Feeds

Three questions that could put out Amazon's Fire

US politician probes Bezos' Silk Road

Top three mobile application threats

A US congressman is pushing Amazon for details of its cloud-based browsing, Silk, specifically asking what data the company is gathering and how it intends to make use of it.

In an open letter (2-page PDF/263KB, short and to the point) Congressman Edward Markey asks Amazon's CEO Jeff Bezos specifically what information is being collected by Silk, how Amazon intends to make use of it, and how the company will go about ensuring users have given explicit permission to have their behaviour monitored in this way.

That last point intimates that such permission should be explicitly requested, while Amazon was probably hoping that the usual user assent to unread Terms & Conditions would suffice.

Amazon's new Kindle Fire is an Android tablet that relies on Amazon's cloud to pre-process web content, a facility Amazon has titled "Silk". Users can opt out of Silk, but by default every click will be routed through Amazon's servers.

This is nothing new: mobile browsers such as Opera, Skyfire and Bolt all do the same thing – grabbing web content and pre-processing to optimise and compress the content prior to delivery – and all three have access to the same kind of information that Amazon Fire users will be sharing.

But none of the above have the reach, or ambition, of Amazon, which has made it clear that user profiling is very much part of its business plan. Our own Andrew Orlowski recently compared Amazon Silk to Phorm, the intercept-and-track service trialled in the UK by BT and still being deployed elsewhere, pointing out how both have the potential to invade users' privacy pretty equally.

When Phorm started collecting data, there was uproar. When Amazon announced the same thing, it seemed as if no one cared.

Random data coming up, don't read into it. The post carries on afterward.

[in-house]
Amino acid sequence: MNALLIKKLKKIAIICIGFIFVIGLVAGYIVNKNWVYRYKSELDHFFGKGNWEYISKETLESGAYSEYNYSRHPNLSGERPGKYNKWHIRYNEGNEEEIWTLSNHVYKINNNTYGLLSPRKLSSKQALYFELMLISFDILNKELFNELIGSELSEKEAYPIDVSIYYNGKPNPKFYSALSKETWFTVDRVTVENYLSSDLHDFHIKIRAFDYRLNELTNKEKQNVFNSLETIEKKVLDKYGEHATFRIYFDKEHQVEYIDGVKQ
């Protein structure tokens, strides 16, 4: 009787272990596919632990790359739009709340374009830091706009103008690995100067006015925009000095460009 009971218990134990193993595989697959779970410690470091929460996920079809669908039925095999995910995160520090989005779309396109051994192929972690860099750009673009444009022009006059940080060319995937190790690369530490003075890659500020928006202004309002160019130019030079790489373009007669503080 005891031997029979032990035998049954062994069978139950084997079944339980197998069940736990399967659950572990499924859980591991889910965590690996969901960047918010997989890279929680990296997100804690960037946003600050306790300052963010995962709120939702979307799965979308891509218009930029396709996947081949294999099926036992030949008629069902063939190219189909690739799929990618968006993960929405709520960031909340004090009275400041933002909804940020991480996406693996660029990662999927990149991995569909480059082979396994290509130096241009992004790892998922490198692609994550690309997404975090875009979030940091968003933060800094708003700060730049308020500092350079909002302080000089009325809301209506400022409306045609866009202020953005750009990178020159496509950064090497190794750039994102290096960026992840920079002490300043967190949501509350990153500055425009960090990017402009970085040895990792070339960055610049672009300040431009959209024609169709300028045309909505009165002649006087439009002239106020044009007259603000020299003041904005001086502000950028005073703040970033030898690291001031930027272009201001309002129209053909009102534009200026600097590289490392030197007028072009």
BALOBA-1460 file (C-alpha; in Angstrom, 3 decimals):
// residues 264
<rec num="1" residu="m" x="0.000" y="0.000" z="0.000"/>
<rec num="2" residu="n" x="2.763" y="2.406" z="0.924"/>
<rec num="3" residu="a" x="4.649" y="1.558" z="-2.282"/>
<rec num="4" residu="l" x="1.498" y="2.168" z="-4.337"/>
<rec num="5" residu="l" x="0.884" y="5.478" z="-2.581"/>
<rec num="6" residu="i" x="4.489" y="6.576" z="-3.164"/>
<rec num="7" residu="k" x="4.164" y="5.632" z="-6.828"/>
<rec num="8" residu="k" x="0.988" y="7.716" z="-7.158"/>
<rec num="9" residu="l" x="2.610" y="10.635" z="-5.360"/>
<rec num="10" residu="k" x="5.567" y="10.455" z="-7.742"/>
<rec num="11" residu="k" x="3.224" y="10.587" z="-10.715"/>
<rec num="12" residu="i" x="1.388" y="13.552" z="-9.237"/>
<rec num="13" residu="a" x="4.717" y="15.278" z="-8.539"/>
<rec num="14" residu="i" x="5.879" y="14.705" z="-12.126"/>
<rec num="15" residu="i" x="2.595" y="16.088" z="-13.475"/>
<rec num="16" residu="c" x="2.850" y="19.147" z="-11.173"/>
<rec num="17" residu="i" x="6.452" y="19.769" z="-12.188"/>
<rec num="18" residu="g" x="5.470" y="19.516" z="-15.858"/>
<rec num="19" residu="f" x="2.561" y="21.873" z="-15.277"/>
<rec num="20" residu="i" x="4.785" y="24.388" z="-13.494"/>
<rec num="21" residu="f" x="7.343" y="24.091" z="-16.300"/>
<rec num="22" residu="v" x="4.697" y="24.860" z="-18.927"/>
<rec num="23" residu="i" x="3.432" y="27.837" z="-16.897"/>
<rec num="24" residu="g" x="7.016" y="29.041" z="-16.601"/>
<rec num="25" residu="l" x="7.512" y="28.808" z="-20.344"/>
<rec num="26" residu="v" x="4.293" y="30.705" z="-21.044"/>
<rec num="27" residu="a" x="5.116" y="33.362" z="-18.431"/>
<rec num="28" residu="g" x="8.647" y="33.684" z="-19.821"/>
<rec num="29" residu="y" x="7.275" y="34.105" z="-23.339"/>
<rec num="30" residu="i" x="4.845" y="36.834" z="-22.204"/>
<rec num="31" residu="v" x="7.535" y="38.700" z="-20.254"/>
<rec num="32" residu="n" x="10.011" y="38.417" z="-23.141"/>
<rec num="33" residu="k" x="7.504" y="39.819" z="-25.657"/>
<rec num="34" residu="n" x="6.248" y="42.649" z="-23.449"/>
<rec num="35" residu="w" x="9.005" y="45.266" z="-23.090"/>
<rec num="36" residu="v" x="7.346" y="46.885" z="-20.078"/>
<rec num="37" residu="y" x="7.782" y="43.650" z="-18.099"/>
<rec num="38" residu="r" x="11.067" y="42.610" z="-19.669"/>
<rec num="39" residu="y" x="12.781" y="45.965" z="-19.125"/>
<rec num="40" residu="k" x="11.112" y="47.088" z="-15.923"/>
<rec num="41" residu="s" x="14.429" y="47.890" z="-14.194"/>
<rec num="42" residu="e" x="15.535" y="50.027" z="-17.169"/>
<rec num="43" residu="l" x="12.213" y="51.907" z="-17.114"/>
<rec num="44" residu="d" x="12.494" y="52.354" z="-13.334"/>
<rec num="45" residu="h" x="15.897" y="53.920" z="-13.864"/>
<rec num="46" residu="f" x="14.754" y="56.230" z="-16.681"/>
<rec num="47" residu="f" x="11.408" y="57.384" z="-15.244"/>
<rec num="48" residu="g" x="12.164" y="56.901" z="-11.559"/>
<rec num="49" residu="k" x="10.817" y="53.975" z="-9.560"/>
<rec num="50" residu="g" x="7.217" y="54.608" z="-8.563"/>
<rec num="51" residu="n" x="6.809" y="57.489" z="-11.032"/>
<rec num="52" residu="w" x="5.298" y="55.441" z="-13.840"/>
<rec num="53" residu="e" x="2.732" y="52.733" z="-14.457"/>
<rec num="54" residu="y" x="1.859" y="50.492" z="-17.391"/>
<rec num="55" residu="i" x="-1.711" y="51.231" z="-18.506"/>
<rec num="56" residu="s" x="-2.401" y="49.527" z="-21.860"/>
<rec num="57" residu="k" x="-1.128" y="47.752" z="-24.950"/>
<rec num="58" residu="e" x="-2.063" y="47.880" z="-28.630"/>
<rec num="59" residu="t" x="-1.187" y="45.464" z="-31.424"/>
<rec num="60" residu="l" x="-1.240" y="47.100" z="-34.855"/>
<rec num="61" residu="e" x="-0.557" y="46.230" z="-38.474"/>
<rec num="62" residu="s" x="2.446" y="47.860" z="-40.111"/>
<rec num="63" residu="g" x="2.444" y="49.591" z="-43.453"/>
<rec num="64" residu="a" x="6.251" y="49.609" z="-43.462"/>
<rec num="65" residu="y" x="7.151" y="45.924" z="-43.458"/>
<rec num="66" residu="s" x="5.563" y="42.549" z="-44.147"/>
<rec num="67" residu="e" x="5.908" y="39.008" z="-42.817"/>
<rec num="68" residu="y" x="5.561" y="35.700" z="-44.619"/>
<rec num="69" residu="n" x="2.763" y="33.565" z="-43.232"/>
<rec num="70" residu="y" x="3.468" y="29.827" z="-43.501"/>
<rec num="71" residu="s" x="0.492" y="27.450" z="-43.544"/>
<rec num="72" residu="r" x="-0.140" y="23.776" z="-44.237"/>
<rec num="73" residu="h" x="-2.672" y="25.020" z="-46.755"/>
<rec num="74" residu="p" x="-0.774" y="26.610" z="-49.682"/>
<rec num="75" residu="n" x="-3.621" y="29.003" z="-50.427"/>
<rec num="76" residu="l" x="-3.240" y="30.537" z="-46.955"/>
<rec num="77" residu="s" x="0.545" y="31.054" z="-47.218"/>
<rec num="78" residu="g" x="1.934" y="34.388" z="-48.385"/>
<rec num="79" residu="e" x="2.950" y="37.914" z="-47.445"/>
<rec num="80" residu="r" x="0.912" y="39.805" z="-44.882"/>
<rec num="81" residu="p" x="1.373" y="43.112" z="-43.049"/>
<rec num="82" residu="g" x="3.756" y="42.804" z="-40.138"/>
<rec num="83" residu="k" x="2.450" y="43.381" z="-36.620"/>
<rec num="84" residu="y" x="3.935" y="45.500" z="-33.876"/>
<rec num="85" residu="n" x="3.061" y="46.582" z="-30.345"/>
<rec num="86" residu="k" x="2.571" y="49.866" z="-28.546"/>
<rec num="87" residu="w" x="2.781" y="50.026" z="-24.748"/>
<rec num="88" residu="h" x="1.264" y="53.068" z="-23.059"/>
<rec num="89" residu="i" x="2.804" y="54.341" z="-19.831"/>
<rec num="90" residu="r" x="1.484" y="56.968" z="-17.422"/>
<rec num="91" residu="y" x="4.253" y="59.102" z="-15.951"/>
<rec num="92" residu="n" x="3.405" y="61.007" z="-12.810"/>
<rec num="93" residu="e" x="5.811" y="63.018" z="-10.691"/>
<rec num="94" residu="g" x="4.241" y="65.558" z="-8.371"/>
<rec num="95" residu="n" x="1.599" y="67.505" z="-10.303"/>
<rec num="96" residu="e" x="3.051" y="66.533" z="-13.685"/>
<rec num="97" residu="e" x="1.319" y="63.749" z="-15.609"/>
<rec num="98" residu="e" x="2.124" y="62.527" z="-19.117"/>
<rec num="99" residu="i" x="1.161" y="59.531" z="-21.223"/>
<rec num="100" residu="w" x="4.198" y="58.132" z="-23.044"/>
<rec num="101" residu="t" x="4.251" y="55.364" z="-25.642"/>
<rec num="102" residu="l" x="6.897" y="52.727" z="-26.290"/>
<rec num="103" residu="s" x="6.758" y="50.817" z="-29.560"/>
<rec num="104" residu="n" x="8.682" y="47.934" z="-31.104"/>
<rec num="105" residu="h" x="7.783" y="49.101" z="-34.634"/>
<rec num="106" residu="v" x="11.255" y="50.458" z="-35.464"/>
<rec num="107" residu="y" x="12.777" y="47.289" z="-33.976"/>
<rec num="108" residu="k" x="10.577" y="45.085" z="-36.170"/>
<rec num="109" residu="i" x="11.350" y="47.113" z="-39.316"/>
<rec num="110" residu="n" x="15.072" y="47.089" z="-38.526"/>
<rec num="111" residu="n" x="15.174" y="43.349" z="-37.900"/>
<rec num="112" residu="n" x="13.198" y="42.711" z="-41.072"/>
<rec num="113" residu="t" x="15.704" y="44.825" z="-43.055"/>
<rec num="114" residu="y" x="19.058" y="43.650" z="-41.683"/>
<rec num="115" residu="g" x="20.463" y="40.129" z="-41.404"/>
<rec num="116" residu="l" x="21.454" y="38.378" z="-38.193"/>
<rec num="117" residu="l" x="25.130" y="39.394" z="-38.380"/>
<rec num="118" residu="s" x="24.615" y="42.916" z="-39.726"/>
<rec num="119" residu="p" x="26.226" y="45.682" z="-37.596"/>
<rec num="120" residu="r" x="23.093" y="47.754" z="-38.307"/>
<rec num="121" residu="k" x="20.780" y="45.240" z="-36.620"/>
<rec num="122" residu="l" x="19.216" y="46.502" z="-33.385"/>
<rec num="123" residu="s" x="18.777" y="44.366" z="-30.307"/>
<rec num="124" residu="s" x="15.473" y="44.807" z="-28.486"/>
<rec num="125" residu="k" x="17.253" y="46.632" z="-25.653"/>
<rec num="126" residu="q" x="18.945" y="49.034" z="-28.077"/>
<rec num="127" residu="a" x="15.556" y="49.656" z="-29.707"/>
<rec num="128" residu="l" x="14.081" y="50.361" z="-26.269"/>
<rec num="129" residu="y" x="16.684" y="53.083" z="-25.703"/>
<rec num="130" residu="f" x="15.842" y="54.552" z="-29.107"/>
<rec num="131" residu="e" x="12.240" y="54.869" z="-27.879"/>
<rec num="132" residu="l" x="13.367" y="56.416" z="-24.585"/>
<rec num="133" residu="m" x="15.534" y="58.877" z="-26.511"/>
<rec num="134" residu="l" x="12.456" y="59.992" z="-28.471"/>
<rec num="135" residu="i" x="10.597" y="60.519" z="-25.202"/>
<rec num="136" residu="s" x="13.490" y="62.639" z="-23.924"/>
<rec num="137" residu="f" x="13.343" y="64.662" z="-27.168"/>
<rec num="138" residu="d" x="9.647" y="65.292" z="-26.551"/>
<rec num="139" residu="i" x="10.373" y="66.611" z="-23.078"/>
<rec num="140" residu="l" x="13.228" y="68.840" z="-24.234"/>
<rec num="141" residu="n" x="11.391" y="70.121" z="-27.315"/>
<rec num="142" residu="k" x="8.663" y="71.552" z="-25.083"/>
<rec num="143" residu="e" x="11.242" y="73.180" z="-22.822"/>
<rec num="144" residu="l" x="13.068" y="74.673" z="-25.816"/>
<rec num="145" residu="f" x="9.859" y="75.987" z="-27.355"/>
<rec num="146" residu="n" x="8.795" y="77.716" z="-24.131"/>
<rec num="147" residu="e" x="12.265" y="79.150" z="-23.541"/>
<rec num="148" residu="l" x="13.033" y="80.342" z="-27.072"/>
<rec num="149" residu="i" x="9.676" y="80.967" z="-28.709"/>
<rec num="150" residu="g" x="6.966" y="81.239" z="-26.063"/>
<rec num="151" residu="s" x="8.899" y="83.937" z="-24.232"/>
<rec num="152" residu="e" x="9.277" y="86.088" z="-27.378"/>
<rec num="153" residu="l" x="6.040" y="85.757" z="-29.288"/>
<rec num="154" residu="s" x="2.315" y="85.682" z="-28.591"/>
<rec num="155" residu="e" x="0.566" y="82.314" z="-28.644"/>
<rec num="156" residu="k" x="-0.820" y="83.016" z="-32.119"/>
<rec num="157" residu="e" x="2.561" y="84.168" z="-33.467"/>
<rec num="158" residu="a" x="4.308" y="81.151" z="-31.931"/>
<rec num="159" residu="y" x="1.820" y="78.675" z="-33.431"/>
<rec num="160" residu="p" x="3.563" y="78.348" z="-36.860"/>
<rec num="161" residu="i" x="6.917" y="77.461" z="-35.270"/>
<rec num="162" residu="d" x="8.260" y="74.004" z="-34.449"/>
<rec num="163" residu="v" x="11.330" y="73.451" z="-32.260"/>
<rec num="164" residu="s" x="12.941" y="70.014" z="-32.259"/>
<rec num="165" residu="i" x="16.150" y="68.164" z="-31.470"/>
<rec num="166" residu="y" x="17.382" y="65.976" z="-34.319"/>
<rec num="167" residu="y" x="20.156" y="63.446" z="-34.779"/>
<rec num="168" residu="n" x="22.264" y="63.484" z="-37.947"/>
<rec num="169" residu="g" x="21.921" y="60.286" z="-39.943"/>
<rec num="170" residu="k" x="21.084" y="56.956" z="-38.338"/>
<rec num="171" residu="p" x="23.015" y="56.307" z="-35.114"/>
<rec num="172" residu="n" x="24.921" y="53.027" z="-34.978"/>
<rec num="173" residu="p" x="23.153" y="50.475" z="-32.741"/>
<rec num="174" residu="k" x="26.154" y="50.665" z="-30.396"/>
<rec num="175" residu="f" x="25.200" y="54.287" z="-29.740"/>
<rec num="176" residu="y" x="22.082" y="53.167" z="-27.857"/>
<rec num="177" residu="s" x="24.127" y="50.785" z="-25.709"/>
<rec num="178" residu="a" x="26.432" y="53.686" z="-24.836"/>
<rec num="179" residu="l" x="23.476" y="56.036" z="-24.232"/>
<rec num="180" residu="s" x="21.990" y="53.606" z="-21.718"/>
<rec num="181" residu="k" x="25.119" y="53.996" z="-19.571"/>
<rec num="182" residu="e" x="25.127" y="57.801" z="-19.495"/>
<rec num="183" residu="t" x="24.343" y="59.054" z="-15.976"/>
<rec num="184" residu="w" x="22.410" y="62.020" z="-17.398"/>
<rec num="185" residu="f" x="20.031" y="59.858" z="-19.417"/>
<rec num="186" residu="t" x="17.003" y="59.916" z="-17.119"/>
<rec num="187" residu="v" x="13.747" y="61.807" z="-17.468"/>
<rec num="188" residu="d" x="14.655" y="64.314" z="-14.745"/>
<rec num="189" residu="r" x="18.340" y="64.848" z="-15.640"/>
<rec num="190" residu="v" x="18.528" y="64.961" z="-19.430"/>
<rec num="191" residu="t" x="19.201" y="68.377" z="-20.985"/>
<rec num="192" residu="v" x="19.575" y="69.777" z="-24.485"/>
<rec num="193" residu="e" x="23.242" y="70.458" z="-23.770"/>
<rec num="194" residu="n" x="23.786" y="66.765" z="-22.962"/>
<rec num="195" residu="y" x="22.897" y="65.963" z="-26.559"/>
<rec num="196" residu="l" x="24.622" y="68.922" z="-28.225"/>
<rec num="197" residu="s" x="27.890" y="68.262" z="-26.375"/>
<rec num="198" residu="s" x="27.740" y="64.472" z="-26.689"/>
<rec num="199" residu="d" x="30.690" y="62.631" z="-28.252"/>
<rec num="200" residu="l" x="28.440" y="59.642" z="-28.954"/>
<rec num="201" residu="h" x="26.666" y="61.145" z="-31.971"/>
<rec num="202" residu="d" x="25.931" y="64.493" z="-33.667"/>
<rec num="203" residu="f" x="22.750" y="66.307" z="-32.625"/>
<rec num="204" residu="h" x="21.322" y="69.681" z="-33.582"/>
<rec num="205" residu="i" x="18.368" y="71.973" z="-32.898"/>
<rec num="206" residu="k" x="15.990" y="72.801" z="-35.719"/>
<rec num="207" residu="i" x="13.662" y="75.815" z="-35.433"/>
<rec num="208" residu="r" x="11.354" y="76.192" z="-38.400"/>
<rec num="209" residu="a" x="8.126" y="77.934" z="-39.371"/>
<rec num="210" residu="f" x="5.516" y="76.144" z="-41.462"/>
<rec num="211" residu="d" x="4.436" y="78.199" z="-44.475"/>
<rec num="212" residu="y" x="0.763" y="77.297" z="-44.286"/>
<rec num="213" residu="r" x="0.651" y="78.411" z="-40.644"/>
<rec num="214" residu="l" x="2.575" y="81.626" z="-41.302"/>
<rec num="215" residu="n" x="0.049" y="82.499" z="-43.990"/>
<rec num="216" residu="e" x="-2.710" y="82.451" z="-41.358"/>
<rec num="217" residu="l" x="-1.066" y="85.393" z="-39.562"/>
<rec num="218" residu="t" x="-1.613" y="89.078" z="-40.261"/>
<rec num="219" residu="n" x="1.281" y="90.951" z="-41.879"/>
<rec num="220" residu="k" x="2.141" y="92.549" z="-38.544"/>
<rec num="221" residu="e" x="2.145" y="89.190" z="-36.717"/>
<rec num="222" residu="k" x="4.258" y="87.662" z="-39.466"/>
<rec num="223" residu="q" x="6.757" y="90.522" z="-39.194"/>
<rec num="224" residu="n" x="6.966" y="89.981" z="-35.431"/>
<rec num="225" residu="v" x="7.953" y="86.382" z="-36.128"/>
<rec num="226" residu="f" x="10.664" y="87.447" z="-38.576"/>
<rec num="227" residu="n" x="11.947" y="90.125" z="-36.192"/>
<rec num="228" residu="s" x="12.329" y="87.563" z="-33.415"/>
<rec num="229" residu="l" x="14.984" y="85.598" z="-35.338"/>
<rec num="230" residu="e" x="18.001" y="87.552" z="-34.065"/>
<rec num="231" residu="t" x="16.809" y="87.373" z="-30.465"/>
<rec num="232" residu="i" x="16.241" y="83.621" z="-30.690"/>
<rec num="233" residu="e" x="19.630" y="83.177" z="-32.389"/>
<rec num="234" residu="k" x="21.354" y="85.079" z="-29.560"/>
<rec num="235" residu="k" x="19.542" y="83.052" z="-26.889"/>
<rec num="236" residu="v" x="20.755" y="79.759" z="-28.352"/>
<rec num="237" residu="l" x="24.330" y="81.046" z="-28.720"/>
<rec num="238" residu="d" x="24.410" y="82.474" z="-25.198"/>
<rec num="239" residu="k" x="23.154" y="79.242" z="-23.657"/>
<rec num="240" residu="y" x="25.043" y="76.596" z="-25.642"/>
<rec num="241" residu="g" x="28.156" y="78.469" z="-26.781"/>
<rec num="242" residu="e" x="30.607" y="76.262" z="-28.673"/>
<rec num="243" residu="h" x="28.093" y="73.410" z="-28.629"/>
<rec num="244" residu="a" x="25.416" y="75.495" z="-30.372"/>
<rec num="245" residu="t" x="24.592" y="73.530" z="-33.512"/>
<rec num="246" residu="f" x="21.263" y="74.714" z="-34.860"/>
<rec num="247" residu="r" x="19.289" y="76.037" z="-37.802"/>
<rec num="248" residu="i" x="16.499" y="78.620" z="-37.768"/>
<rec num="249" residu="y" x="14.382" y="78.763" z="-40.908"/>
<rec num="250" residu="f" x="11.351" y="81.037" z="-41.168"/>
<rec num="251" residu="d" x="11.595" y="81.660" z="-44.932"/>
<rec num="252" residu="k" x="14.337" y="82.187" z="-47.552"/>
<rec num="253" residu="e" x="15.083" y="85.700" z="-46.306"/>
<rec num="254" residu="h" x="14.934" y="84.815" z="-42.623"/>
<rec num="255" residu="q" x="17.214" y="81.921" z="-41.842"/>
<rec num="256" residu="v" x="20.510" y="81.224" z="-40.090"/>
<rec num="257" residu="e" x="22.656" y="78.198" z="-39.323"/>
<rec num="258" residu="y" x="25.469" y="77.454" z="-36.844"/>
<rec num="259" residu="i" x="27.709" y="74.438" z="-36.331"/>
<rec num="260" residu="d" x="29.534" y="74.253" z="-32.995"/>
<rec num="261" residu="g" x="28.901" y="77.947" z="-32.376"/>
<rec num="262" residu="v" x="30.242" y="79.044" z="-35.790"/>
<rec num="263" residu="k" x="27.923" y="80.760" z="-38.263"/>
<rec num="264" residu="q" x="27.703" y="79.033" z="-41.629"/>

But at least one US congressman does, it seems, and he is expecting Jeff Bezos to explain himself by 4 November. We'll keep an eye on the matter, and look forward to sharing what comes back. ®

High performance access to file storage

More from The Register

next story
This time it's 'Personal': new Office 365 sub covers just two devices
Redmond also brings Office into Google's back yard
Kingston DataTraveler MicroDuo: Turn your phone into a 72GB beast
USB-usiness in the front, micro-USB party in the back
Dropbox defends fantastically badly timed Condoleezza Rice appointment
'Nothing is going to change with Dr. Rice's appointment,' file sharer promises
Inside the Hekaton: SQL Server 2014's database engine deconstructed
Nadella's database sqares the circle of cheap memory vs speed
BOFH: Oh DO tell us what you think. *CLICK*
$%%&amp Oh dear, we've been cut *CLICK* Well hello *CLICK* You're breaking up...
Just what could be inside Dropbox's new 'Home For Life'?
Biz apps, messaging, photos, email, more storage – sorry, did you think there would be cake?
Amazon reveals its Google-killing 'R3' server instances
A mega-memory instance that never forgets
Cisco reps flog Whiptail's Invicta arrays against EMC and Pure
Storage reseller report reveals who's selling what
prev story

Whitepapers

Top three mobile application threats
Learn about three of the top mobile application security threats facing businesses today and recommendations on how to mitigate the risk.
Combat fraud and increase customer satisfaction
Based on their experience using HP ArcSight Enterprise Security Manager for IT security operations, Finansbank moved to HP ArcSight ESM for fraud management.
The benefits of software based PBX
Why you should break free from your proprietary PBX and how to leverage your existing server hardware.
Five 3D headsets to be won!
We were so impressed by the Durovis Dive headset we’ve asked the company to give some away to Reg readers.
SANS - Survey on application security programs
In this whitepaper learn about the state of application security programs and practices of 488 surveyed respondents, and discover how mature and effective these programs are.